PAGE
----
ISS Blog

Dropping Like Flies: Celebs, Bank Balances and Our Spirits

The Grim Reaper has been busy in the celebrity realm this week, first claiming TV icon Ed McMahon, next Charlie's Angel Farah Fawcett and, finally, legendary musical talent Michael Jackson. This last death caused such a stir in the social-media world that Twitter's search capacity was overloaded, leading the microblogging service to disable its search functionality.

Neither of the first two announcements shocked me, but that last one did. MJ? And now I read that after all that fame, he actually died deeply in debt: $400 million worth. That's the cost of lawsuits and a lifestyle based on fantasies of perpetual youth.

I mention this week's media sensation because of a conversation  I had yesterday. A friend of the family, upon hearing all this news of death, started ruminating on the eight-year loss of her mother and became immediately dejected by it. It just goes to show how depressed is the general morale in this country that we internalize the slightest public catastrophe. Despite statements from the Federal Reserve that the economy is improving and inflation will halt, we're now miserable in more than our pocketbooks.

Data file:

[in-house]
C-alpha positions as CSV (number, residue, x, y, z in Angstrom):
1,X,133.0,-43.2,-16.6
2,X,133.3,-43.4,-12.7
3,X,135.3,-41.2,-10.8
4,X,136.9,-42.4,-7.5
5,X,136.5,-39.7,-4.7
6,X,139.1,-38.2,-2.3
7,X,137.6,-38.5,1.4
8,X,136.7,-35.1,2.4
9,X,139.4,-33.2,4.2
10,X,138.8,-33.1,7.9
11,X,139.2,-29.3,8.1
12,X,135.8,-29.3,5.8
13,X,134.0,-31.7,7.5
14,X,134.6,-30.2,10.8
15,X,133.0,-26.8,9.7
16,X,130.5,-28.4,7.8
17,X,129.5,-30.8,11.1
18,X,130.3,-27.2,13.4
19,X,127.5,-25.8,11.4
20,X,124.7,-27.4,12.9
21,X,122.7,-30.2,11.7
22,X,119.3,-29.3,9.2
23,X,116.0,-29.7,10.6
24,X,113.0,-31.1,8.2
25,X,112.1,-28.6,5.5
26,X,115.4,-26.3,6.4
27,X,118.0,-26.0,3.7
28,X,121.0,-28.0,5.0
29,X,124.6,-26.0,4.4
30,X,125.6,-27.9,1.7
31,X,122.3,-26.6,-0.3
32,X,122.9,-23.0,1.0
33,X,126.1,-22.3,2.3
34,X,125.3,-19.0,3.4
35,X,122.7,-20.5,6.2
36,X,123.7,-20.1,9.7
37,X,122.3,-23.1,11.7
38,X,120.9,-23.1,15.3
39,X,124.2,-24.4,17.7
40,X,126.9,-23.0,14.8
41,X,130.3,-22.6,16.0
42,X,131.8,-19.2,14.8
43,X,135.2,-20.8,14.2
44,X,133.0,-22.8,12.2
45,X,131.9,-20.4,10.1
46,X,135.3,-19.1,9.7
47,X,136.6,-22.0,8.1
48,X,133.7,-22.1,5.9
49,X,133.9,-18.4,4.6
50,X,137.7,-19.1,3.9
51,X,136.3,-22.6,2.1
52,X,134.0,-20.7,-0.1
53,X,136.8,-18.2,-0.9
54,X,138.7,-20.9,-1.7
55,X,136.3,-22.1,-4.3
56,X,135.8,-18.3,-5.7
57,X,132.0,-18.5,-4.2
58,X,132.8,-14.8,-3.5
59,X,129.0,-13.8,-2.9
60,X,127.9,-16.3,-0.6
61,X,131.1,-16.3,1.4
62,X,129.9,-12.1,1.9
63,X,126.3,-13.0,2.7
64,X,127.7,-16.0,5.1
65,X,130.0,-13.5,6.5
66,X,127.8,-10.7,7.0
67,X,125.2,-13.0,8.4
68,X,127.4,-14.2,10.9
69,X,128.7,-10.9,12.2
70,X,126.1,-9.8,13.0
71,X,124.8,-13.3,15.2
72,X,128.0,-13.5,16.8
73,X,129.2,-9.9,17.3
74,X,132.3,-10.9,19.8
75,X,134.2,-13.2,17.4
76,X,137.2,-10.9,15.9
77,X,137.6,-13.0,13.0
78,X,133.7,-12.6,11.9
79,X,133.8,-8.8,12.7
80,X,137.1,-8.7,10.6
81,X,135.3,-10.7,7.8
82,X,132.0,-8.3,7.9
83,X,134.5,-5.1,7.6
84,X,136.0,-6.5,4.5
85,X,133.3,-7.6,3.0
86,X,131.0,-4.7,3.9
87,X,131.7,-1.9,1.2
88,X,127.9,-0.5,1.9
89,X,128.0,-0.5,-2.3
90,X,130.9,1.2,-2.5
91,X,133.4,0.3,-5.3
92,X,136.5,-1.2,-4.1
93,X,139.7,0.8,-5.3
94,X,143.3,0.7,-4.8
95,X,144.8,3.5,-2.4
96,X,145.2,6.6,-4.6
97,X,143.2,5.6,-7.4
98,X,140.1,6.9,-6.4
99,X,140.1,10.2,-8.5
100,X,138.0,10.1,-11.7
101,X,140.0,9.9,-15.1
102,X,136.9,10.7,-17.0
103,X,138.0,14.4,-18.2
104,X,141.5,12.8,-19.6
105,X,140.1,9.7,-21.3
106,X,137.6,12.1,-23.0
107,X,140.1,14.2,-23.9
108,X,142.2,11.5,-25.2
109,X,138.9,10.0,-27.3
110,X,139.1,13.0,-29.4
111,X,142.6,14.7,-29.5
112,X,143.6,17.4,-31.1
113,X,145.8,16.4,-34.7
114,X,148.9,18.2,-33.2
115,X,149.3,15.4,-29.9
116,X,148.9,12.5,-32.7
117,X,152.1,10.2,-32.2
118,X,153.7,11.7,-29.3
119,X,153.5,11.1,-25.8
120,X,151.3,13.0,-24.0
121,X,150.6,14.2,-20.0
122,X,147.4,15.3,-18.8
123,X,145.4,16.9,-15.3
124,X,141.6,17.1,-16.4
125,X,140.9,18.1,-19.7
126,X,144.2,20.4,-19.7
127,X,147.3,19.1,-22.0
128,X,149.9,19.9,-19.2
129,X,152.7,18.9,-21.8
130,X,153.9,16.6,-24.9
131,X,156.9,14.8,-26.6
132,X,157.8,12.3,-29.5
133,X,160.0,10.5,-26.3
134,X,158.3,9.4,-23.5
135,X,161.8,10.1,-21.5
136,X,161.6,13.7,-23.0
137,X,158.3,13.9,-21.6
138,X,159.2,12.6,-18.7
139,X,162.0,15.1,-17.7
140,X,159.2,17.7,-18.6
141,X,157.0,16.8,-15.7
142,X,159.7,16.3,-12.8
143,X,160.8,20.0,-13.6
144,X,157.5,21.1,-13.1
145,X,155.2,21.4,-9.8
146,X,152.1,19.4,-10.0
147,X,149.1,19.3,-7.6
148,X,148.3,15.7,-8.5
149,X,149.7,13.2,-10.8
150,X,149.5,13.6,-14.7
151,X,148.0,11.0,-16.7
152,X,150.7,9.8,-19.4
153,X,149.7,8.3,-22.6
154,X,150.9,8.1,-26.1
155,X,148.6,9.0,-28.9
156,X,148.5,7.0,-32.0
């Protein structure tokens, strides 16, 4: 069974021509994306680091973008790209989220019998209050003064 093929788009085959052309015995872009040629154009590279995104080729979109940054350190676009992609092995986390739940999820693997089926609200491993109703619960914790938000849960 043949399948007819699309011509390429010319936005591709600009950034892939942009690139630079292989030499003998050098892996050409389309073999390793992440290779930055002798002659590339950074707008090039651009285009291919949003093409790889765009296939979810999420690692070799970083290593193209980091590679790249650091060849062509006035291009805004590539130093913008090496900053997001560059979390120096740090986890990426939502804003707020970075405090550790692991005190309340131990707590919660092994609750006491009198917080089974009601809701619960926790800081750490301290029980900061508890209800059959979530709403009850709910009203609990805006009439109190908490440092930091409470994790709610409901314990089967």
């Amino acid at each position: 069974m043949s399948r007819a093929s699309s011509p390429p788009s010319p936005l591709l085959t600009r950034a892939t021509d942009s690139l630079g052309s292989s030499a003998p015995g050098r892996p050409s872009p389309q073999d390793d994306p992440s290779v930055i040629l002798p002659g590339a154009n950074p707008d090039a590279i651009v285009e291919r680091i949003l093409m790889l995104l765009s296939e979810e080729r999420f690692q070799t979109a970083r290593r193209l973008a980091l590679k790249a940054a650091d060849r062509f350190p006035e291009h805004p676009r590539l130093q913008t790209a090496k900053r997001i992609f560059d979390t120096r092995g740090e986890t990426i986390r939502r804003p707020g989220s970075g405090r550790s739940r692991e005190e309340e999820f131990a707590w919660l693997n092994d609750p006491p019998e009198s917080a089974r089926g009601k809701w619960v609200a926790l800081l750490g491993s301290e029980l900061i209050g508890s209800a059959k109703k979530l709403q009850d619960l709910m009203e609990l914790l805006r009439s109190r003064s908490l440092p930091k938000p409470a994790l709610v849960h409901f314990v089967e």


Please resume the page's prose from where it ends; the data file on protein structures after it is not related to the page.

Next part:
This impacts self-storage operators on a personal and professional level. You're feeling the pinch in your own finances and mental state, but so are your tenants. When you handle those oh-so-personal rental transactions, you're exchanging all sorts of weird energy. Are you commiserating? Slapping on a happy face? Playing therapist? A few months back, I read a news story about a storage manager who keeps a plush couch in her office for tenants to sit and share their stories with her.

When you go out into the world each day to interact with customers, your co-workers, the cashier at Starbucks, whoever, you're potentially carrying or picking up a piece of that social malaise that's been going around. It's tough to see it for what it is and not let it affect your relationships and business. One of my favorite quotes is from Anais Nin: "We do not see things as they are. We see them as we are."

So ... it's smart once in a while to step back from your computer, set the newspaper aside, turn off the TV and make a realistic assessment of what's happening in your world. It may still be rough, but at least you can separate it from the global melancholy and put things in perspective. Adjust your "bedside manner" accordingly. I think you'll find it helps you, and that, in turn, will help your tenants. In other words, let's spread something around other than H1N1, something healthy and positive.

How are you doing? What about your tenants? What's the general atmosphere at your facility? Let's share some good vibes in the blog. I'll start: I'm going to see the Ringling Bros. Barnum & Bailey Circus tomorrow. Yay for trapeze artists!

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